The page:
Have you noticed that death often fosters feelings of sadness even while holding tightly to humor? After a memorial for John Long, a friend from TCU days, I found myself in that strange juxtaposition where laughter and fond memories comingled with tears.
For almost sixty years, I have thought of John as a friend from college. As young married students, we lived in a student apartment near John and Donna. Years later, with young children in tow, we moved across the street from them.
John and I first became friends when state church leaders chose us to be partners in a program known as “Christian Youth Roundup”. At that time, numerous pairs of TCU students ventured out to lead teenagers (scarcely younger than we were) in recreation, music, and church services. John turned out to be a wonderful partner who not only carried out his assigned tasks well but who often kept us amused.
One memorable week occurred while working in a Dunkin, Oklahoma church. Two families provided lodging while other parishioners took turns cooking for us. One afternoon, John and I arrived at a beaten down farm, which swarmed with so many children that not all of them could sit at the table to eat. In a hot kitchen, their tired mother served generous helpings of vegetables along with fried chicken and gravy.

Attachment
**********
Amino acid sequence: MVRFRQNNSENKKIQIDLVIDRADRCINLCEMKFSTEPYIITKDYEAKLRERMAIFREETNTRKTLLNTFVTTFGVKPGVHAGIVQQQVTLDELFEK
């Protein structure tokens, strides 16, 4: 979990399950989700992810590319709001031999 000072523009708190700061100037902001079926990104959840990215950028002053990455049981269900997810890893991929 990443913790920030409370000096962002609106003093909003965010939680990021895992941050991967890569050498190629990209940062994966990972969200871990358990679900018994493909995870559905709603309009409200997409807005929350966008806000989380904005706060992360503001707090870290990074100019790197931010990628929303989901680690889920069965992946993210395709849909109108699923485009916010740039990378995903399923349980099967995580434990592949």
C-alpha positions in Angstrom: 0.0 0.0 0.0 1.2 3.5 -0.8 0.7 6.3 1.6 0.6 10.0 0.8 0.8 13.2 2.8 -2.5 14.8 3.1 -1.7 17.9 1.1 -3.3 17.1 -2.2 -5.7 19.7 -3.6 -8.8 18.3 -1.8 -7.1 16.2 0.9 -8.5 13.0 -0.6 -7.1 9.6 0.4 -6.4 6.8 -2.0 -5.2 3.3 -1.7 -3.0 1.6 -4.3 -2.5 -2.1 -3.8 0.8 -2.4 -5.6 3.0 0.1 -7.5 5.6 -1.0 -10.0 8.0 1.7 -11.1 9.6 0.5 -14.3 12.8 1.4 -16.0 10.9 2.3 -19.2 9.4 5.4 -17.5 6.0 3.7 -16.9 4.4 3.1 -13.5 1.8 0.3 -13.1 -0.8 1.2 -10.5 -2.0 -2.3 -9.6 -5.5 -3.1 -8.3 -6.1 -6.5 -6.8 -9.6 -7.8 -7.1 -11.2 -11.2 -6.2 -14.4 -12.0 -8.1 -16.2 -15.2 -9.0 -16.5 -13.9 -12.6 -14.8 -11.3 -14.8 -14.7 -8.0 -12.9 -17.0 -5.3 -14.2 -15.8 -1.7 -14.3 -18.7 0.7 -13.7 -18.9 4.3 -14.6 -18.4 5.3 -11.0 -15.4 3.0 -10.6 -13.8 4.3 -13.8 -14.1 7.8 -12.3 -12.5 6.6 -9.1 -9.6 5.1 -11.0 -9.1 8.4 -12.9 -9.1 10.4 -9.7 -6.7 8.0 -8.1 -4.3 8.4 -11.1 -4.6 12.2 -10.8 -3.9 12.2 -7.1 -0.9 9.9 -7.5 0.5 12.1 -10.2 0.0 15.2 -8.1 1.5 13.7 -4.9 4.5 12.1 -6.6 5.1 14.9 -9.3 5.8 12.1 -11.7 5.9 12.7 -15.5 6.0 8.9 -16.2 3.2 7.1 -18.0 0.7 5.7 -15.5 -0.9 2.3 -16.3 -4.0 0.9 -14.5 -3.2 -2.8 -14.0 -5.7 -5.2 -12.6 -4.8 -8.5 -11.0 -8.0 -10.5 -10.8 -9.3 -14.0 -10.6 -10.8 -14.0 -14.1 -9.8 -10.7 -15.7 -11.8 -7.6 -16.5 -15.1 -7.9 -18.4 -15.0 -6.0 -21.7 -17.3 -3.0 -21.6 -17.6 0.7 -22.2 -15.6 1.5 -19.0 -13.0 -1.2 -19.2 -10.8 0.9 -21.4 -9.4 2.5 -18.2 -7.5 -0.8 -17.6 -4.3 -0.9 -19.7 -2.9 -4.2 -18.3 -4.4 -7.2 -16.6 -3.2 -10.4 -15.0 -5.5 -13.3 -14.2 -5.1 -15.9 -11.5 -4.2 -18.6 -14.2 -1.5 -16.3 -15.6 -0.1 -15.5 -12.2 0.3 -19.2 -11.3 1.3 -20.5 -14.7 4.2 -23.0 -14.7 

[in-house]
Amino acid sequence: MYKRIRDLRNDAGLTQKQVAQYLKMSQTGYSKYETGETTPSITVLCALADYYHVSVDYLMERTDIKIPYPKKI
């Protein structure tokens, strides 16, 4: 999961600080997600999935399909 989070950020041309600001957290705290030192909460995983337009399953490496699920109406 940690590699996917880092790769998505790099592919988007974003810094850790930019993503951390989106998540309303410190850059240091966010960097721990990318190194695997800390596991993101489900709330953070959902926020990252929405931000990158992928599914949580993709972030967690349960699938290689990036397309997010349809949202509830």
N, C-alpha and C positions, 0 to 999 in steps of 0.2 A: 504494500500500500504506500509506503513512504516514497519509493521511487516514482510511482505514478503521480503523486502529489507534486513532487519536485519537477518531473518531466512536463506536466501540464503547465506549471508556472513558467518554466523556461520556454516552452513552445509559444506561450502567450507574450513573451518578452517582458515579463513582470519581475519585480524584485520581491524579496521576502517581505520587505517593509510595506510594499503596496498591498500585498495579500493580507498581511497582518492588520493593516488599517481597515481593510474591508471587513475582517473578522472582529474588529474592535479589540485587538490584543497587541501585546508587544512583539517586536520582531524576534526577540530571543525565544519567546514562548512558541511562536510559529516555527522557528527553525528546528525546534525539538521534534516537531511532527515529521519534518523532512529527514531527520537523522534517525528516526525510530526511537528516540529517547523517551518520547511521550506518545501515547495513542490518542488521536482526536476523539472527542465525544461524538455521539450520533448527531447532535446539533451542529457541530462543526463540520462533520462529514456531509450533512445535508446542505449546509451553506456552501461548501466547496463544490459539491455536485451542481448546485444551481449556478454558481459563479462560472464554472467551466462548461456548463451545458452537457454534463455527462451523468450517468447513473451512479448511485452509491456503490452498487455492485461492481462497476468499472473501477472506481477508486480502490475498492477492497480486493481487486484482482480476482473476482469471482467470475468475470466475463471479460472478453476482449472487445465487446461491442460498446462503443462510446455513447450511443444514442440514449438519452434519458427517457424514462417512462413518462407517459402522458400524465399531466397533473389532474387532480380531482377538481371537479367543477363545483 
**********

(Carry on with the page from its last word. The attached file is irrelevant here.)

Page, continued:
As we began eating, one scruffy young boy plopped down beside me and began describing how he had shot and skinned the rabbits for our meal. I looked at John just in time to see him bite into a mysterious chunk of meat unlike any chicken piece I had ever seen. Although today, I view this meal differently, at the time I considered fried rabbit a bit unconventional — not quite up to my snobbish expectations.
Today, I appreciate that instead of purchasing pre-cut chicken from a grocery store, the family had shot, skinned, cleaned, cut, and cooked the body parts in a way that vaguely resembled fried chicken. Many years and many meals after this event, I also realize that the family, with absolutely nothing to spare, worked very hard to prepare a feast for two young people from TCU. This insight humbles me.
John always gave his best. He served God, his family, and his friends. After years as a minister, he spent time in retirement working with individuals suffering from memory loss. Pictures signify that he delivered the same hearty enthusiasm and fun that he had always given. John lived life with gusto until his final days and thus provided a powerful example for all of us.
I close with words from Joan Borysenko who reminds us, “The challenge is to pay attention and grieve what we’ve lost as a testimony to how precious it has been.” Yes, John, you lived a precious life. Although today I feel sad, I’m also grateful that our paths crossed through the years. Memories of a good friend make me smile.
(John shared how proud he was of his only grandson. I think he had every reason to feel good about this young man!)